The treatment of special purposes vehicles (“SPVs”) used to facilitate investments in portfolio companies has presented issues under Rule 206(4)-2 under the U.S. Investment Advisers Act of 1940 (the “Custody Rule”) since the current version of the Custody Rule was adopted in December 2009. Private fund managers often subject their funds to an annual audit in accordance with the “Annual Audit Approach” to avoid certain burdensome provisions of the Custody Rule, including a “surprise” examination by an independent accountant.1 One question has been the circumstances under which the SPV should be separately audited from the main fund for purposes of the Annual Audit Approach. The Division of Investment Management of the U.S. Securities and Exchange Commission (the “SEC Staff”) recently published a new IM Guidance Update2 that addresses this audit question. The IM Guidance Update also provides guidance on the use of an escrow account in connection with the sale of a portfolio company that holds sales proceeds owed to non-clients.


The SEC Staff identified four categories of SPVs commonly used by private funds:

  • an SPV used by a single fund for a single investment;
  • an SPV used by multiple related funds for a single investment;
  • an SPV used by one or more related funds for multiple investments; and
  • an SPV used by one or more related funds and one or more third-party investors for one or more investments.

The IM Guidance Update states that the first three categories of SPVs would not be required to be subject to a separate audit if:

  • the assets of the SPV are considered within the scope of the fund’s audit; and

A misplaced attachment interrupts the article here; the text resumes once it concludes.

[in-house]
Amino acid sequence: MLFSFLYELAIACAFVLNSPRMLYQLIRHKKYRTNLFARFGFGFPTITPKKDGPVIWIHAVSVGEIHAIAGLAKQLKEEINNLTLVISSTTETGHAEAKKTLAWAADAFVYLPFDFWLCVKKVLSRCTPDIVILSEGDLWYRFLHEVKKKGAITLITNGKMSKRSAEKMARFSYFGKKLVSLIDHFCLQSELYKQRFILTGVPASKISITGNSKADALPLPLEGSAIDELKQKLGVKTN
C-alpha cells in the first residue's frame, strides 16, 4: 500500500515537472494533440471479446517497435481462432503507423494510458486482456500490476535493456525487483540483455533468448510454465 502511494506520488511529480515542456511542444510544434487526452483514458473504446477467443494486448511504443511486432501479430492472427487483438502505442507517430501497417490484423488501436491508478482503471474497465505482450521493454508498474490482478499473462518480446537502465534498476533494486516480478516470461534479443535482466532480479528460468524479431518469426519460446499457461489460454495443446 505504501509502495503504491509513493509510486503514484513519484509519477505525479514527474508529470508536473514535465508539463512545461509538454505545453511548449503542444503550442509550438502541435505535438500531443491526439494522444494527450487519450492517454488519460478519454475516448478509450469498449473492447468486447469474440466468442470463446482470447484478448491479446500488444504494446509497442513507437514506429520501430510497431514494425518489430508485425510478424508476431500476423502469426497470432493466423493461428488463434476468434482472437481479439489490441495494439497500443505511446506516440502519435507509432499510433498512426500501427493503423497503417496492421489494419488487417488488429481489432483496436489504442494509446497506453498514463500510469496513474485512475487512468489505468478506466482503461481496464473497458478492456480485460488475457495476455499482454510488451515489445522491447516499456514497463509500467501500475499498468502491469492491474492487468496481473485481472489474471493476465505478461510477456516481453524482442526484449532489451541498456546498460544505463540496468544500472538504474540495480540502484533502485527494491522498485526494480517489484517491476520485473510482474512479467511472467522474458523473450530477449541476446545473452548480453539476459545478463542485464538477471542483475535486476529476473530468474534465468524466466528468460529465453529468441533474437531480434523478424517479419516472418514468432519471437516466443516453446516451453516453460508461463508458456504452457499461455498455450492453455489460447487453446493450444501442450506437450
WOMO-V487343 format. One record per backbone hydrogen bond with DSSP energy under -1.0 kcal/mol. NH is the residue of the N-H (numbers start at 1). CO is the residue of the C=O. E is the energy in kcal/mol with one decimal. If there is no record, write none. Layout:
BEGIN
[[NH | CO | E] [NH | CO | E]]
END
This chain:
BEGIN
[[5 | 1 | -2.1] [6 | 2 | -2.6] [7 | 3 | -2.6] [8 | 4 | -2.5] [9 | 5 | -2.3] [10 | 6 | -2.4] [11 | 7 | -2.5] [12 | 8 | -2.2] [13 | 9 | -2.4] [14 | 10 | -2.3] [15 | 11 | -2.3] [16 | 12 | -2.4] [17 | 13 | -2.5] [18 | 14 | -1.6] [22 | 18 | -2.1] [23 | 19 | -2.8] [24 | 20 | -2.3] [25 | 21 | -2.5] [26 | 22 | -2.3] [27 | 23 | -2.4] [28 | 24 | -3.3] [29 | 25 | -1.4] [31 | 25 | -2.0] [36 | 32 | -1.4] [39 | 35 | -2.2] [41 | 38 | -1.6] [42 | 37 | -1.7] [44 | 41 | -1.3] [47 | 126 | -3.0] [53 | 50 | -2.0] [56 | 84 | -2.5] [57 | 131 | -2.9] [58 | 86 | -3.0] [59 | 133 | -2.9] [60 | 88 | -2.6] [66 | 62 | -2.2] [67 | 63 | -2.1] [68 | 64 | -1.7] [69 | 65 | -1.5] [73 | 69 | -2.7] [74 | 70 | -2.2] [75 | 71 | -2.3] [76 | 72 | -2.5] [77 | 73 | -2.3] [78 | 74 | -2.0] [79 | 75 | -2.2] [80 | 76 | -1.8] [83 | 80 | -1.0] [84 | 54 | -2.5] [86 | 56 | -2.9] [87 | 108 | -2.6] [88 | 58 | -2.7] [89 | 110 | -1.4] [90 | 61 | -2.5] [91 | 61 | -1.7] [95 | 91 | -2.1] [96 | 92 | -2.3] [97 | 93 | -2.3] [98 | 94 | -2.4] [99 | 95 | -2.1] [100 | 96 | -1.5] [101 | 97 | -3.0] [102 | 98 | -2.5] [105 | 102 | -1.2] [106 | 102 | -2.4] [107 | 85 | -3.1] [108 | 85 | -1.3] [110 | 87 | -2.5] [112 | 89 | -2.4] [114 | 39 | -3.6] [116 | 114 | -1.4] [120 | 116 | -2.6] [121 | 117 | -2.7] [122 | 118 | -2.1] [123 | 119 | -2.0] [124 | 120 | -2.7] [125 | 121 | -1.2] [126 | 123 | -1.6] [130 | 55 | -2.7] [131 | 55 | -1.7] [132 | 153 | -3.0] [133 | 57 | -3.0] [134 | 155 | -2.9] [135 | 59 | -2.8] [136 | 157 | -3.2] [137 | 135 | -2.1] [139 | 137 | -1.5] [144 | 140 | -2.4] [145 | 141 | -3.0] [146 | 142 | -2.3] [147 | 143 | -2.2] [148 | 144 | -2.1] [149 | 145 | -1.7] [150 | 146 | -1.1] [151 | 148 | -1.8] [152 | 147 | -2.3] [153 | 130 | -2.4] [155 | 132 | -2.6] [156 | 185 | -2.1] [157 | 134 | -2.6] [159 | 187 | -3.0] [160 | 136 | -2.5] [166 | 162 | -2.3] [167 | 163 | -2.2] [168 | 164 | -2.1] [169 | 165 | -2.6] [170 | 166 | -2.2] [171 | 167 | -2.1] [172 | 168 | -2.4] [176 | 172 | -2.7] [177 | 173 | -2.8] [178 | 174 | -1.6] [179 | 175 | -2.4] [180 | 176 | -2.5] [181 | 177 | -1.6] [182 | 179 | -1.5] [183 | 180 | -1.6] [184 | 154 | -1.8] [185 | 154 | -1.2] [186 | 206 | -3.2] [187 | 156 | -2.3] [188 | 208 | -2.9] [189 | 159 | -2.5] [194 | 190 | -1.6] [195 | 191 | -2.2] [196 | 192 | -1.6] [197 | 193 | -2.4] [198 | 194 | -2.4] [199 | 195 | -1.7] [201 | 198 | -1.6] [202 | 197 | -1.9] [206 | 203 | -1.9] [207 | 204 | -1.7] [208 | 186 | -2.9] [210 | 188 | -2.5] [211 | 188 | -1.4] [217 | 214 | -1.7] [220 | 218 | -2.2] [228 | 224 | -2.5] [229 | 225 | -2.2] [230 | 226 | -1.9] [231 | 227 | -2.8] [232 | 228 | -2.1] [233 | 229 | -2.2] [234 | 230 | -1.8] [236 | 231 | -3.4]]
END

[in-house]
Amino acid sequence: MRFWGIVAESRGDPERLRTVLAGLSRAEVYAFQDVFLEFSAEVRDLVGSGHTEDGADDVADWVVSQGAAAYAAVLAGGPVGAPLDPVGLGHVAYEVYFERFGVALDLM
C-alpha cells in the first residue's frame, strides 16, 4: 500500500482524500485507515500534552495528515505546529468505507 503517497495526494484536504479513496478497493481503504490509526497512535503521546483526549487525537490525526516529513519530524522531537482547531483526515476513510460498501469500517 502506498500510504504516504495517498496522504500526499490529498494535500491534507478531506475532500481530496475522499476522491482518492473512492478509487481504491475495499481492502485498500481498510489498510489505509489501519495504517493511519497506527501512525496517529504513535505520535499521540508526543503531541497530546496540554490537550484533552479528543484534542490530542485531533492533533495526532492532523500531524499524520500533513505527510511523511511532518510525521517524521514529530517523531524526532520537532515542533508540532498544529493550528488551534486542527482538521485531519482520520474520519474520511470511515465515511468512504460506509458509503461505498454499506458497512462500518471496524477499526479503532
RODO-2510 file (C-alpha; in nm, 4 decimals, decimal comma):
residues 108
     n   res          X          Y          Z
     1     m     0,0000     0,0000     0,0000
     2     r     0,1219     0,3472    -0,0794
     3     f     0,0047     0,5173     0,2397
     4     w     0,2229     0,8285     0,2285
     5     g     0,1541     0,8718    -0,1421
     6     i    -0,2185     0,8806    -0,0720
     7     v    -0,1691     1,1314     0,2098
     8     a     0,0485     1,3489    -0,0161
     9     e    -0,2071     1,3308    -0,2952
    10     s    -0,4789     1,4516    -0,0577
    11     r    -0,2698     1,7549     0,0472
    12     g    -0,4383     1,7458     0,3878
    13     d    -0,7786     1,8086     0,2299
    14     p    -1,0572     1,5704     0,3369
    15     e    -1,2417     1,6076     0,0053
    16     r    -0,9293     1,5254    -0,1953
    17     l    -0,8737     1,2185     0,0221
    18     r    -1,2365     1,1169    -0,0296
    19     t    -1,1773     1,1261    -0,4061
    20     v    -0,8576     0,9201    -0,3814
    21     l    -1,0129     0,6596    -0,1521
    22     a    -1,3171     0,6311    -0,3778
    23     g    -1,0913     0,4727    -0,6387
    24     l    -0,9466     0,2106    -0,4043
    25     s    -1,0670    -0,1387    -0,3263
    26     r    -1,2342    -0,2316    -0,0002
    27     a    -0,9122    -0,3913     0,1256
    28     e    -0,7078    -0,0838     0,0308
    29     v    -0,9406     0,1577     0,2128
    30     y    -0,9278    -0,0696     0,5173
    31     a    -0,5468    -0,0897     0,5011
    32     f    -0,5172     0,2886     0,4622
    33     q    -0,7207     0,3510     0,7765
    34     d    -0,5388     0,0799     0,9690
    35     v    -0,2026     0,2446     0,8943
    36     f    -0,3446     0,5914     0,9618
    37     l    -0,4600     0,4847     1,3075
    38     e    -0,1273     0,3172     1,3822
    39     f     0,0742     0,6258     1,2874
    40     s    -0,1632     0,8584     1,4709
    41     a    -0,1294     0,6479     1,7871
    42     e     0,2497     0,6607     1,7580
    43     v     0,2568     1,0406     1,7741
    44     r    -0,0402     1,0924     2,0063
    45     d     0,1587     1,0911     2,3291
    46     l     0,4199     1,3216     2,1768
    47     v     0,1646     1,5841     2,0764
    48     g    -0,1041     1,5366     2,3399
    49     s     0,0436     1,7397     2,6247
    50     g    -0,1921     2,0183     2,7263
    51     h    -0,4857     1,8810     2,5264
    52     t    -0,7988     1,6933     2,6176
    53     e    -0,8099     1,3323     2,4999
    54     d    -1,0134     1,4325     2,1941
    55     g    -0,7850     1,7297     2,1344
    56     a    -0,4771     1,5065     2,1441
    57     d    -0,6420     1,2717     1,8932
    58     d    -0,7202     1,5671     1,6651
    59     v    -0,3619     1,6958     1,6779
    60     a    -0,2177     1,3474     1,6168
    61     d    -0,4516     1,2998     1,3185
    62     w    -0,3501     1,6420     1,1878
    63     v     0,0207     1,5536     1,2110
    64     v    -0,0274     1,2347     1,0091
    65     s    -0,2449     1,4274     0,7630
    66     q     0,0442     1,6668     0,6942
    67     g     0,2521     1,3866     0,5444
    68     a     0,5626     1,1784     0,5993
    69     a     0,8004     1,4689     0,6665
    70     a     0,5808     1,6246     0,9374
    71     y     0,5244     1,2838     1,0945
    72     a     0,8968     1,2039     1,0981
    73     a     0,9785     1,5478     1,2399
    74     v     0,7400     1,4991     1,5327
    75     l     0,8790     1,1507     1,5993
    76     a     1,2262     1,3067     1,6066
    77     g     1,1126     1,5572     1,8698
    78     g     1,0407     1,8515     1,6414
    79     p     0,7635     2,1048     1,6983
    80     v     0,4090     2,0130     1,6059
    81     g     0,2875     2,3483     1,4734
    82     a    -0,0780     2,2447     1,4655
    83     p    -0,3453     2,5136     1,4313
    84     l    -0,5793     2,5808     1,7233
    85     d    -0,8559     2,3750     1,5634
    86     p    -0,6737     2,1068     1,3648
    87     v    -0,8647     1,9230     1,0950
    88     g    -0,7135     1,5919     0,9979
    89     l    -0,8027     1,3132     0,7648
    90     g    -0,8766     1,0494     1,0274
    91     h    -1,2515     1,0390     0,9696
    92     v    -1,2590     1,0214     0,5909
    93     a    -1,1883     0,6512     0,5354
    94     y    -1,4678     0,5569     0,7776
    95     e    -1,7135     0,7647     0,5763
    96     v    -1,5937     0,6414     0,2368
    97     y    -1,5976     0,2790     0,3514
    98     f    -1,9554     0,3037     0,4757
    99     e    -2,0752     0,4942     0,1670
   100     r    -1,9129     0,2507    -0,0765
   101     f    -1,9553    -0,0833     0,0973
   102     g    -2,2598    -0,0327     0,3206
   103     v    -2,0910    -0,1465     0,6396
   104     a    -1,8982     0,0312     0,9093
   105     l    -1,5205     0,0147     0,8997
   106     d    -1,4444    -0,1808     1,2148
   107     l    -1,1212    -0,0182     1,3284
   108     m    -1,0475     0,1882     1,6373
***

• the SPV has no owners other than (i) funds managed by the fund manager and its related persons, (ii) the fund manager and (ii) the fund manager’s related persons (e.g., related general partners).

In the case of an SPV that includes one or more third-party investors, the IM Guidance Update states that a fund manager that relies on the Annual Audit Approach, and is deemed to have custody of the SPV’s assets, should treat the SPV as a separate client for purposes of the Custody Rule because its owners include persons other than the fund manager, the funds that it manages and related persons of the fund manager. Thus, in order for a fund manager that is deemed to have custody of the SPV’s assets to rely on the Annual Audit Approach, the SPV should be separately audited and its financial statements distributed to investors. Presumably, this guidance would not apply to the managers of third-party funds that hold interests in the SPV if those managers do not have custody of the SPV’s assets.3


The SEC Staff also provided guidance on the use of escrow accounts for a limited period of time in connection with the sale of a fund portfolio company. As part of the sale or merger, the sellers (including the fund manager’s clients and other non-client owners of the portfolio company) often appoint the fund manager as the “sellers’ representative” to act on their behalf with respect to a portion of the sale proceeds that may be held in an escrow account following the closing of the transaction in connection with contingent indemnification or other payment obligations to the buyer. Questions had been raised whether these arrangements are inconsistent with the provision of the Custody Rule that requires that client assets be maintained either in a separate account for each client in the client’s name or in an account that contains only the fund manager’s clients’ assets under the name of the fund manager as agent or trustee for the clients. The SEC Staff agreed that it is not necessary to establish separate escrow accounts for the fund manager’s clients if the escrow arrangement meets certain conditions:

  • the fund manager’s client is a fund that follows the Annual Audit Approach (and the applicable portion of the escrow account is included in its audited financial statements);
  • the escrow account is formed in connection with the sale or merger of a portfolio company owned by the fund;
  • the escrow account contains an amount of money (and exists for a period of time) that is agreed upon as part of a bona fide negotiation between the buyer and sellers;
  • the escrow account is maintained at a qualified custodian; and
  • the sellers’ representative is contractually obligated to promptly distribute the funds remaining in the escrow account at the end of the escrow period on a predetermined formula to the sellers.